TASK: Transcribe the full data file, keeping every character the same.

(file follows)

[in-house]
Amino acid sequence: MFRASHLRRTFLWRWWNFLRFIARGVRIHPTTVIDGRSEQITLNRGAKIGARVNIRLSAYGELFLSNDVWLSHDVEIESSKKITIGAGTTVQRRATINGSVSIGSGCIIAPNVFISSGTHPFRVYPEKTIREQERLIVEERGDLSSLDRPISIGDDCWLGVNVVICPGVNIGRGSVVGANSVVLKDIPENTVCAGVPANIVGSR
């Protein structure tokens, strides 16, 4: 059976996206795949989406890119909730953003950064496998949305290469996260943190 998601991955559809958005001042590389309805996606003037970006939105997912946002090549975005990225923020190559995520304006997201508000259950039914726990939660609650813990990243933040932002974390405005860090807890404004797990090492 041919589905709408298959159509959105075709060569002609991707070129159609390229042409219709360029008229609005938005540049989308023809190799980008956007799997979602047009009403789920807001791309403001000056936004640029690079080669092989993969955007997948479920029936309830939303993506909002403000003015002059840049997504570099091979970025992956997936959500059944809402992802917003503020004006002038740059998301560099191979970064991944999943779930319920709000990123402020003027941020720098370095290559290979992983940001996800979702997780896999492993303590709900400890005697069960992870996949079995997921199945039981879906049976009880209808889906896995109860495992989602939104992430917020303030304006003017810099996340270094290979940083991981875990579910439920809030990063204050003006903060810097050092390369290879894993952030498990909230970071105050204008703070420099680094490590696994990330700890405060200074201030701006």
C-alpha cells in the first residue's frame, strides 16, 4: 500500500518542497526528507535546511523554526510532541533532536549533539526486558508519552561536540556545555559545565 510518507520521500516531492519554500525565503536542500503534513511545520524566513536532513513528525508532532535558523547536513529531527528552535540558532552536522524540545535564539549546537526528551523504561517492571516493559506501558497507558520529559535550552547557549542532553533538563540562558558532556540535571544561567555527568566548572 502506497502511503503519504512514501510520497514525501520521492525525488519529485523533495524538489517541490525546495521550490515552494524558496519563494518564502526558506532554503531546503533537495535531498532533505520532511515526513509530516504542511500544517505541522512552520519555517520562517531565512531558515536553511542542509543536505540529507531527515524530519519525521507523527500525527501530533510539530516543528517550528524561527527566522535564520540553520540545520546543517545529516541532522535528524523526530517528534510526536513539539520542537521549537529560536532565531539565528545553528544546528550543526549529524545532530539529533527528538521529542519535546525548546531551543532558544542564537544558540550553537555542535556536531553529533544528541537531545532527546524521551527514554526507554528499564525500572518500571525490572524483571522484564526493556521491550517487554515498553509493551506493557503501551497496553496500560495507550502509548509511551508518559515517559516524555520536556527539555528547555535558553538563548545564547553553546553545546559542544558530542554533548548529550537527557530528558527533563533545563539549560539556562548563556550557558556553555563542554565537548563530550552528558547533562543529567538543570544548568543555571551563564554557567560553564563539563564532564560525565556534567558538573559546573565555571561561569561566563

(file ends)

[in-house]
Amino acid sequence: MFRASHLRRTFLWRWWNFLRFIARGVRIHPTTVIDGRSEQITLNRGAKIGARVNIRLSAYGELFLSNDVWLSHDVEIESSKKITIGAGTTVQRRATINGSVSIGSGCIIAPNVFISSGTHPFRVYPEKTIREQERLIVEERGDLSSLDRPISIGDDCWLGVNVVICPGVNIGRGSVVGANSVVLKDIPENTVCAGVPANIVGSR
């Protein structure tokens, strides 16, 4: 059976996206795949989406890119909730953003950064496998949305290469996260943190 998601991955559809958005001042590389309805996606003037970006939105997912946002090549975005990225923020190559995520304006997201508000259950039914726990939660609650813990990243933040932002974390405005860090807890404004797990090492 041919589905709408298959159509959105075709060569002609991707070129159609390229042409219709360029008229609005938005540049989308023809190799980008956007799997979602047009009403789920807001791309403001000056936004640029690079080669092989993969955007997948479920029936309830939303993506909002403000003015002059840049997504570099091979970025992956997936959500059944809402992802917003503020004006002038740059998301560099191979970064991944999943779930319920709000990123402020003027941020720098370095290559290979992983940001996800979702997780896999492993303590709900400890005697069960992870996949079995997921199945039981879906049976009880209808889906896995109860495992989602939104992430917020303030304006003017810099996340270094290979940083991981875990579910439920809030990063204050003006903060810097050092390369290879894993952030498990909230970071105050204008703070420099680094490590696994990330700890405060200074201030701006």
C-alpha cells in the first residue's frame, strides 16, 4: 500500500518542497526528507535546511523554526510532541533532536549533539526486558508519552561536540556545555559545565 510518507520521500516531492519554500525565503536542500503534513511545520524566513536532513513528525508532532535558523547536513529531527528552535540558532552536522524540545535564539549546537526528551523504561517492571516493559506501558497507558520529559535550552547557549542532553533538563540562558558532556540535571544561567555527568566548572 502506497502511503503519504512514501510520497514525501520521492525525488519529485523533495524538489517541490525546495521550490515552494524558496519563494518564502526558506532554503531546503533537495535531498532533505520532511515526513509530516504542511500544517505541522512552520519555517520562517531565512531558515536553511542542509543536505540529507531527515524530519519525521507523527500525527501530533510539530516543528517550528524561527527566522535564520540553520540545520546543517545529516541532522535528524523526530517528534510526536513539539520542537521549537529560536532565531539565528545553528544546528550543526549529524545532530539529533527528538521529542519535546525548546531551543532558544542564537544558540550553537555542535556536531553529533544528541537531545532527546524521551527514554526507554528499564525500572518500571525490572524483571522484564526493556521491550517487554515498553509493551506493557503501551497496553496500560495507550502509548509511551508518559515517559516524555520536556527539555528547555535558553538563548545564547553553546553545546559542544558530542554533548548529550537527557530528558527533563533545563539549560539556562548563556550557558556553555563542554565537548563530550552528558547533562543529567538543570544548568543555571551563564554557567560553564563539563564532564560525565556534567558538573559546573565555571561561569561566563